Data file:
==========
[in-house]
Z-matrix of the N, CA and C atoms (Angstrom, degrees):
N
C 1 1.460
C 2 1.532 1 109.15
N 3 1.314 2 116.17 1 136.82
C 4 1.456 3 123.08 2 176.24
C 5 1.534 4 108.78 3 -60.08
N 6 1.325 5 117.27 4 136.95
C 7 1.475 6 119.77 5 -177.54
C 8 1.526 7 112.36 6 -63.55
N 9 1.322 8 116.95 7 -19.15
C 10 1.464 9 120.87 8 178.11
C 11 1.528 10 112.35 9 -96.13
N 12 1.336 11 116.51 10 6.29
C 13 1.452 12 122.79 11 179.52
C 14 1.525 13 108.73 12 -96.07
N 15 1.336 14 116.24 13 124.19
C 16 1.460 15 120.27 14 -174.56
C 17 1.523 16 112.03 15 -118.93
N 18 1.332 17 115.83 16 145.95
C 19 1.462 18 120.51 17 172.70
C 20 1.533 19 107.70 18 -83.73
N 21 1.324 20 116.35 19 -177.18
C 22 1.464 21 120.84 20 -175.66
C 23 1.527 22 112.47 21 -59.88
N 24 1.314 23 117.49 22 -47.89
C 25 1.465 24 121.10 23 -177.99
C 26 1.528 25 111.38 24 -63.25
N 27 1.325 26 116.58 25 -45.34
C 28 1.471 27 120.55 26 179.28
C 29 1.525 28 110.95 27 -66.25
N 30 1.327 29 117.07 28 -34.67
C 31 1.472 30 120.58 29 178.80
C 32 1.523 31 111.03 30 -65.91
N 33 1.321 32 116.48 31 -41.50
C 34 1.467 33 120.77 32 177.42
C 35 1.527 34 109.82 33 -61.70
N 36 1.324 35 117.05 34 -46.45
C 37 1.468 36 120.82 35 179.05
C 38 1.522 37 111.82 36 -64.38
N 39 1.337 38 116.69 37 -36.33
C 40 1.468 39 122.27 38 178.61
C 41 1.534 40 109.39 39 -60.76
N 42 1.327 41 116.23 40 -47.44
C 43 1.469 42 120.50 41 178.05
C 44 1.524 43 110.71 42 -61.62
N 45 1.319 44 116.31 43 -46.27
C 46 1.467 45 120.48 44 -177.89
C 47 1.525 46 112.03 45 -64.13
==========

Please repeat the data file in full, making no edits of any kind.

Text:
[in-house]
Z-matrix of the N, CA and C atoms (Angstrom, degrees):
N
C 1 1.460
C 2 1.532 1 109.15
N 3 1.314 2 116.17 1 136.82
C 4 1.456 3 123.08 2 176.24
C 5 1.534 4 108.78 3 -60.08
N 6 1.325 5 117.27 4 136.95
C 7 1.475 6 119.77 5 -177.54
C 8 1.526 7 112.36 6 -63.55
N 9 1.322 8 116.95 7 -19.15
C 10 1.464 9 120.87 8 178.11
C 11 1.528 10 112.35 9 -96.13
N 12 1.336 11 116.51 10 6.29
C 13 1.452 12 122.79 11 179.52
C 14 1.525 13 108.73 12 -96.07
N 15 1.336 14 116.24 13 124.19
C 16 1.460 15 120.27 14 -174.56
C 17 1.523 16 112.03 15 -118.93
N 18 1.332 17 115.83 16 145.95
C 19 1.462 18 120.51 17 172.70
C 20 1.533 19 107.70 18 -83.73
N 21 1.324 20 116.35 19 -177.18
C 22 1.464 21 120.84 20 -175.66
C 23 1.527 22 112.47 21 -59.88
N 24 1.314 23 117.49 22 -47.89
C 25 1.465 24 121.10 23 -177.99
C 26 1.528 25 111.38 24 -63.25
N 27 1.325 26 116.58 25 -45.34
C 28 1.471 27 120.55 26 179.28
C 29 1.525 28 110.95 27 -66.25
N 30 1.327 29 117.07 28 -34.67
C 31 1.472 30 120.58 29 178.80
C 32 1.523 31 111.03 30 -65.91
N 33 1.321 32 116.48 31 -41.50
C 34 1.467 33 120.77 32 177.42
C 35 1.527 34 109.82 33 -61.70
N 36 1.324 35 117.05 34 -46.45
C 37 1.468 36 120.82 35 179.05
C 38 1.522 37 111.82 36 -64.38
N 39 1.337 38 116.69 37 -36.33
C 40 1.468 39 122.27 38 178.61
C 41 1.534 40 109.39 39 -60.76
N 42 1.327 41 116.23 40 -47.44
C 43 1.469 42 120.50 41 178.05
C 44 1.524 43 110.71 42 -61.62
N 45 1.319 44 116.31 43 -46.27
C 46 1.467 45 120.48 44 -177.89
C 47 1.525 46 112.03 45 -64.13